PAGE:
Are there limitations to freedom of expression and the press

As fundamental as the right to freedom of expression, it is not and cannot be absolute. The limitations have been listed below:

  1. State Privilege

This is said to be “the right of the state through its agents or functionaries to withhold evidence which it considers could, if revealed in open court, adversely affect the public interest.”[1] Evidence Act prohibit disclosure of unpublished official documents except with the permission of the head of the department concerned;[2] disclosure of communication made in official confidence when considered not in public interest;[3] production of documents in the possession of a public officer which may any other person would be entitled to refuse to produce if in his possession unless such a person consents.[4]

  1. Official Secret
  • Contempt of Court

In the course of the administration of justice by the courts there is no doubt about the need to ensure improper interference and obstruction[5]. Contempt can be civil or criminal. Criminal contempt as it applies to the freedom of expression involves actions that can interfere with the administration of justice. Contempt proceeding is usually invoked here for deterrent and punishment. Our media practitioners should avoid:

  1. Publications prejudicial to a fair criminal trial;
  2. Publications prejudicial to a fair civil trial;
  3. Scandalizing the court;
  4. Contempt in the face of the court;
  5. Acts which interfere with the course of justice.
  6. Obscene and harmful publications

The major restriction of obscene and harmful publications is in the interest of public morality. Forms of obscene publication include pornography, erotic realism, and other erotica.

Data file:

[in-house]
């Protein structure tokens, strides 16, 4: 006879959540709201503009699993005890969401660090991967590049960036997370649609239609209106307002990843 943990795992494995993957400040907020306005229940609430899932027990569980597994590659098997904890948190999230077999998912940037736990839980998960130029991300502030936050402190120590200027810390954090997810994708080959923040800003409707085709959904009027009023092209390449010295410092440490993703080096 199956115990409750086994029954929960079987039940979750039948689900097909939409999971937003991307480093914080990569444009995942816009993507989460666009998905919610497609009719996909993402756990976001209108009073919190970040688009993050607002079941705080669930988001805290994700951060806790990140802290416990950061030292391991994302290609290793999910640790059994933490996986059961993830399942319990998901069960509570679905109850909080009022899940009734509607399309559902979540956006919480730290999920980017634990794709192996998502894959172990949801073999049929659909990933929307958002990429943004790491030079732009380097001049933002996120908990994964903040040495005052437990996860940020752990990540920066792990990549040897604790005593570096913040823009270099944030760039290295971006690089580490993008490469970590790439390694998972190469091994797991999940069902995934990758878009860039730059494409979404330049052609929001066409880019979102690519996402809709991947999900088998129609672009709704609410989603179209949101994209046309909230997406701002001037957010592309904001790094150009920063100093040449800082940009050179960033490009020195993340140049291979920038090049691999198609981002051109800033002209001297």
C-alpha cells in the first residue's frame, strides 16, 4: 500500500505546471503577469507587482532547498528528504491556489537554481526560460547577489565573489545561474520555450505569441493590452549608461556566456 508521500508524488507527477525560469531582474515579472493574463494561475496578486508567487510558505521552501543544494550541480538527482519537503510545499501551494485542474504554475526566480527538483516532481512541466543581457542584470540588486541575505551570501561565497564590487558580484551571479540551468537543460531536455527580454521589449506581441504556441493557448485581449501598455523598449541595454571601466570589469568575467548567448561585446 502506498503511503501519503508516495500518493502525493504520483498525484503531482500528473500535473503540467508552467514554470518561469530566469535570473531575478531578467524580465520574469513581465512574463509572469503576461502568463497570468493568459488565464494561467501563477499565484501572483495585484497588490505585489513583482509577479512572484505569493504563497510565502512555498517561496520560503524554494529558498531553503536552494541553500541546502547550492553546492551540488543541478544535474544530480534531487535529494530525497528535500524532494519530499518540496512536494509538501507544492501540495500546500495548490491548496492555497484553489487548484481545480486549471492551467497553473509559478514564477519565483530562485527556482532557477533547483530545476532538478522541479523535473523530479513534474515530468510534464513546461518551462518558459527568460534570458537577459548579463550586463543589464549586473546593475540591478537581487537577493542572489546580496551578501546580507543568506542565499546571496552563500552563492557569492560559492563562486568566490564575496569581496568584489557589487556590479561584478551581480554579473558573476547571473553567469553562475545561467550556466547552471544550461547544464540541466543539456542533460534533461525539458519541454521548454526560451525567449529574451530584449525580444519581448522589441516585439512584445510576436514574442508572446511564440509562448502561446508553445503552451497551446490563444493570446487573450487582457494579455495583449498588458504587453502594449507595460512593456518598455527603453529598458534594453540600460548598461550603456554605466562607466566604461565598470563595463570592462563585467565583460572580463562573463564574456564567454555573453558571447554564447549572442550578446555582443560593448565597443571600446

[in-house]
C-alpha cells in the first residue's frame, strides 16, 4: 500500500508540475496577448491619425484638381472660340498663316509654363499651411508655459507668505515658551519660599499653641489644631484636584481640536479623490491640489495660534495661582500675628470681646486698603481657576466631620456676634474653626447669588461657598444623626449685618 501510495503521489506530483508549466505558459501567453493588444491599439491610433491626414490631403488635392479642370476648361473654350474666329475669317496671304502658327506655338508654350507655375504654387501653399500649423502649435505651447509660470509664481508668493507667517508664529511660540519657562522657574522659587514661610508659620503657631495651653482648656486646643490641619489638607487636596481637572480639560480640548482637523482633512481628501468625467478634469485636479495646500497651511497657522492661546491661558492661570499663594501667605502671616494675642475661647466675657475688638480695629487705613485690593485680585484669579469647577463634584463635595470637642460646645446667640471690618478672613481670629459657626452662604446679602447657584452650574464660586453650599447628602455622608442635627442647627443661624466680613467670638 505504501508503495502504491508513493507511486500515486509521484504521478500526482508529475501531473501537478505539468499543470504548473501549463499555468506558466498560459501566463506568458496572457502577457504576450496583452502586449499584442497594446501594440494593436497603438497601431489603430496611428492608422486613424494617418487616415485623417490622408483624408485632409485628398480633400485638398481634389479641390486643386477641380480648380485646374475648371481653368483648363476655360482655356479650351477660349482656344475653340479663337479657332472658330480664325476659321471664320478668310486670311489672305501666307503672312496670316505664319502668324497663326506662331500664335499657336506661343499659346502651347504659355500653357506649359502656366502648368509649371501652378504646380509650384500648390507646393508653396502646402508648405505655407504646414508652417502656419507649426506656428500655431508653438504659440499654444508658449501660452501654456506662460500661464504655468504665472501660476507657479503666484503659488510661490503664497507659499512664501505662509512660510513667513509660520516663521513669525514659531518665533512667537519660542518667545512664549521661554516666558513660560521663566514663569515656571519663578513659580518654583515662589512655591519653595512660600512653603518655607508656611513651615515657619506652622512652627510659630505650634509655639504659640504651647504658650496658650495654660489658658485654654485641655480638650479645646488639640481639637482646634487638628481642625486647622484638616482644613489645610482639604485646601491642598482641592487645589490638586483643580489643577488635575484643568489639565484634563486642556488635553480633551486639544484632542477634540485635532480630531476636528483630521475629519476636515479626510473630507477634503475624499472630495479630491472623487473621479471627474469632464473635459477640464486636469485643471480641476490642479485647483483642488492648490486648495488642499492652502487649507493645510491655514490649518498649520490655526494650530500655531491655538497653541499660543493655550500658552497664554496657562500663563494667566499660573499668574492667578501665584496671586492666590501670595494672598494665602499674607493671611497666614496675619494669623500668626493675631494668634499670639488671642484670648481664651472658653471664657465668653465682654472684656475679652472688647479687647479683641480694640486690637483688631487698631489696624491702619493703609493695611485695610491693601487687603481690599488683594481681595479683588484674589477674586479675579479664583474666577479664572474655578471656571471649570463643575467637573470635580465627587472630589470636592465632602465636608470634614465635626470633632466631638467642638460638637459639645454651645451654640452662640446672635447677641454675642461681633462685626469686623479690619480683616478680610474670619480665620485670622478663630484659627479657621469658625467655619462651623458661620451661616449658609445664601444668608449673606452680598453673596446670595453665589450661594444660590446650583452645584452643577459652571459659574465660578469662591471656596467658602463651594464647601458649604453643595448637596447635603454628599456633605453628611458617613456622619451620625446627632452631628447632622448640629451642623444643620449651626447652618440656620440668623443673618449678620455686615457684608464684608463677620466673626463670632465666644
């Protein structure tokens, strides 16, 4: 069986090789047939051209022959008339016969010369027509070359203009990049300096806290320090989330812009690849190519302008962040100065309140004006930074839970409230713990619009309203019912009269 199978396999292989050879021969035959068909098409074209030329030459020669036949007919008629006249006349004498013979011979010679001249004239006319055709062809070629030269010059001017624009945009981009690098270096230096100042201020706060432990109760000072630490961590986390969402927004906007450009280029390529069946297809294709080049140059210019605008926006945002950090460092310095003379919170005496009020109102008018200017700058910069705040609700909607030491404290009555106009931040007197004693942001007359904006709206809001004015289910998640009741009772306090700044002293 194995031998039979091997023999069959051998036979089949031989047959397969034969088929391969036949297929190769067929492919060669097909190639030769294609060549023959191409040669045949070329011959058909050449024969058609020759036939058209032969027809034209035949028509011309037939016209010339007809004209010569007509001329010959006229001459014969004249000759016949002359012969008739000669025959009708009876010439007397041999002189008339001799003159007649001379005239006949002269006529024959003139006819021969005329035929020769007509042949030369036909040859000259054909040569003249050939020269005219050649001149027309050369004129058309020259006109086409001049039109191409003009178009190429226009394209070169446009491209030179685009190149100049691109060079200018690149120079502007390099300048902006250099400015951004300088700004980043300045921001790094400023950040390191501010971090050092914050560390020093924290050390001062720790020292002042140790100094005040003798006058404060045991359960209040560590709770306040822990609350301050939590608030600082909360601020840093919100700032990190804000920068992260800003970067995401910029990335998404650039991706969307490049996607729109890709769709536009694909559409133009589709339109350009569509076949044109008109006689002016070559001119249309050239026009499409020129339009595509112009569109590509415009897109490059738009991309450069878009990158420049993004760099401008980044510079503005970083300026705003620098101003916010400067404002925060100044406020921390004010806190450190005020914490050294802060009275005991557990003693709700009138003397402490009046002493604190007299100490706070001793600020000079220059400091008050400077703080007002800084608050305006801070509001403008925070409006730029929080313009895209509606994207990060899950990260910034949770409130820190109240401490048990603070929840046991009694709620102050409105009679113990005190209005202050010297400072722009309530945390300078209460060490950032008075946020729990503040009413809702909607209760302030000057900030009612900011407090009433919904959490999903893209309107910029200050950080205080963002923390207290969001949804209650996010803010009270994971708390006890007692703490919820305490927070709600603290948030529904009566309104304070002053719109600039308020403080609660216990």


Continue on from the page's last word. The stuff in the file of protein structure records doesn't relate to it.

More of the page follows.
1. Defamation:

Defamation can be a statement which reflects on person’s reputation and tends to lower him in the estimation of right-thinking members of the society generally or tends to make them shun or avoid him. [6] It is defamatory when the publication tends:

  1. To lower the person in the estimation of right thinking members of the society generally; or
  2. To expose him to hatred, ridicule or contempt; or
  3. To make others shun or avoid him; or
  4. To discredit him in his office, grade or profession; or
  5. To injure his financial credit.

Kindly note, that defamation can be civil and criminal in nature. Criminal defamation as enshrined in the criminal code provides that:

…matter likely to injure the reputation of any person by exposing him to hatred, contempt or ridicule, or likely to damage any person in his profession or trade by an injury to his reputation.[7]

Before any person can raise defamation issue, the following must have happened:

  1. The words must be defamatory;
  2. The words must refer to the person challenging defamation
  3. The words must be published.

Kindly note that defamation can occur either in libel, which is publication of defamatory statement in permanent form such as in print, online or in written form. It can also be a slander, which can be spoken words, conduct or other translator form.


Finally, generally under the law of tort, justification is a defence to defamation. If the words complained of were true in substance, it is a complete defence in a defamation action.


[1] Osibajo & Fogam, Nigerian Media Law, p. 150

[2] Section 166 of the Evidence Act

[3] Section 166 of the Evidence Act

[4] Section 167 of the Evidence Act

[5] See Osinbajo and Forgam, op cit, under Limitation to the right of freedom of expression

[6] Winfield & Jolowicz on Tort, Swet & Maxwell, 1984, 12th ed. P. 293

[7] Section 373 of the Criminal code